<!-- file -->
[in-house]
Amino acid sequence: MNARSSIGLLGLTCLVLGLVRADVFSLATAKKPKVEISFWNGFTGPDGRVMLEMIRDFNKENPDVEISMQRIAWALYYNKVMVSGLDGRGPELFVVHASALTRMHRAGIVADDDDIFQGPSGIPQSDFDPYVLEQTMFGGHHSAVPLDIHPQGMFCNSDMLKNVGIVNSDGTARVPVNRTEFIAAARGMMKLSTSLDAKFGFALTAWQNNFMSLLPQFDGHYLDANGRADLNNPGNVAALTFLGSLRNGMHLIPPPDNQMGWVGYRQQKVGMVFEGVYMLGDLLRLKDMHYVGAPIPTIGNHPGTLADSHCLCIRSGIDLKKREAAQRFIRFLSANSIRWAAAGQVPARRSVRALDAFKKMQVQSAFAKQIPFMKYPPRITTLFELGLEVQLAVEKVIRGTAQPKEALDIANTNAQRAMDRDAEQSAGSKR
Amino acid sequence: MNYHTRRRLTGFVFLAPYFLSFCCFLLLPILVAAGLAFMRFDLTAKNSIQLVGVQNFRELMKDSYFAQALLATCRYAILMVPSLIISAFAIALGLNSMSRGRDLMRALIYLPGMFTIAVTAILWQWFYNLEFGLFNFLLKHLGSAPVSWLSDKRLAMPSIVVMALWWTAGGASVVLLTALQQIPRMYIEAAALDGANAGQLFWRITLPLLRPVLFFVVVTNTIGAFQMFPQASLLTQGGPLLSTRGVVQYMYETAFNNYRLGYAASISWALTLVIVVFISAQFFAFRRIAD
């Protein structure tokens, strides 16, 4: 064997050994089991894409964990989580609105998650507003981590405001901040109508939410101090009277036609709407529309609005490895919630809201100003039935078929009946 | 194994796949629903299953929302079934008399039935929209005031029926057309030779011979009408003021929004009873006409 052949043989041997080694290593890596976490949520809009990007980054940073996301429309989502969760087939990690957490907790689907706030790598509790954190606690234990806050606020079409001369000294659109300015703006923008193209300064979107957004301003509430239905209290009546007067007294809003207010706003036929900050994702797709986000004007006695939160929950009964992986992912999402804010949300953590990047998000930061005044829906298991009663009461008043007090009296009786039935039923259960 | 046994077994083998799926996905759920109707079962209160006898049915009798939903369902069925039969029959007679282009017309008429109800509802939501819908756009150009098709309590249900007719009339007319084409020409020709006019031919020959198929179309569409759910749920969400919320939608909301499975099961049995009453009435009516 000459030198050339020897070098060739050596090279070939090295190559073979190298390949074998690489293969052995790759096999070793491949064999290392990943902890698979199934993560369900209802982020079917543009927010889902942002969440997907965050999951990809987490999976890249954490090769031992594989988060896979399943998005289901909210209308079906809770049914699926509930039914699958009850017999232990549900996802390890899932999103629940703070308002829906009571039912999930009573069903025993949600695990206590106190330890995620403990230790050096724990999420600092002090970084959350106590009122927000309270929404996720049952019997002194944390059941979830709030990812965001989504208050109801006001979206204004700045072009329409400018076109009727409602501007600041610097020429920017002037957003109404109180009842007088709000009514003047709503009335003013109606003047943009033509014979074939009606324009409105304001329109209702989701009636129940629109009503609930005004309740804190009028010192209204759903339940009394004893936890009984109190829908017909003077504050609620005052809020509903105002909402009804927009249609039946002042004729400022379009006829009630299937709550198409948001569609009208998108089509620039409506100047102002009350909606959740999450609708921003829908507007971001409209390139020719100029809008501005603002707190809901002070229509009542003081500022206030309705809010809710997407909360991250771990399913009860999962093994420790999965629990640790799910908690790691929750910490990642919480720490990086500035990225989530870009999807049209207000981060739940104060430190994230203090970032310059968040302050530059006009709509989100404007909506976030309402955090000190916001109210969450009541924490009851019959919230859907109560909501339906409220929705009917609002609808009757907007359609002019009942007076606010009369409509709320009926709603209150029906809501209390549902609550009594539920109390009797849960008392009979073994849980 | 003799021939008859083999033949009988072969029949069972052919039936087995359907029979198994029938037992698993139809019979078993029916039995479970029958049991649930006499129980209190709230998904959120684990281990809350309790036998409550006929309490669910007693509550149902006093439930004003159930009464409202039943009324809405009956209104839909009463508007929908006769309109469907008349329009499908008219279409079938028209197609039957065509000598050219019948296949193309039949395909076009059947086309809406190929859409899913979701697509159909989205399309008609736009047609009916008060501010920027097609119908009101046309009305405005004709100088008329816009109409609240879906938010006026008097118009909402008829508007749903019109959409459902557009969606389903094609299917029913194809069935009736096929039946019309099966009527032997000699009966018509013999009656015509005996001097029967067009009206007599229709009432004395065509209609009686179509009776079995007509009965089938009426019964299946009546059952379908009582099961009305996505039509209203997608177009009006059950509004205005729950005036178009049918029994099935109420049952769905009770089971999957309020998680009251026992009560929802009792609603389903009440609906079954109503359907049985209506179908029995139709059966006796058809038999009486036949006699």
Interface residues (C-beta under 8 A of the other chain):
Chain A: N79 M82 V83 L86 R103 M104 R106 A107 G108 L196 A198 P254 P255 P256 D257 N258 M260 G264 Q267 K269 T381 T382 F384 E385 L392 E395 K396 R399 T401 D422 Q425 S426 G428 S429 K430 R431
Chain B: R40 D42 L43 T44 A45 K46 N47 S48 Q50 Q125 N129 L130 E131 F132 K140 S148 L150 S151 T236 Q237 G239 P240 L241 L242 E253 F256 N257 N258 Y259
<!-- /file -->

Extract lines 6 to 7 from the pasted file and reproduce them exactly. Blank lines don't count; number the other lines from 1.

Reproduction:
Chain A: N79 M82 V83 L86 R103 M104 R106 A107 G108 L196 A198 P254 P255 P256 D257 N258 M260 G264 Q267 K269 T381 T382 F384 E385 L392 E395 K396 R399 T401 D422 Q425 S426 G428 S429 K430 R431
Chain B: R40 D42 L43 T44 A45 K46 N47 S48 Q50 Q125 N129 L130 E131 F132 K140 S148 L150 S151 T236 Q237 G239 P240 L241 L242 E253 F256 N257 N258 Y259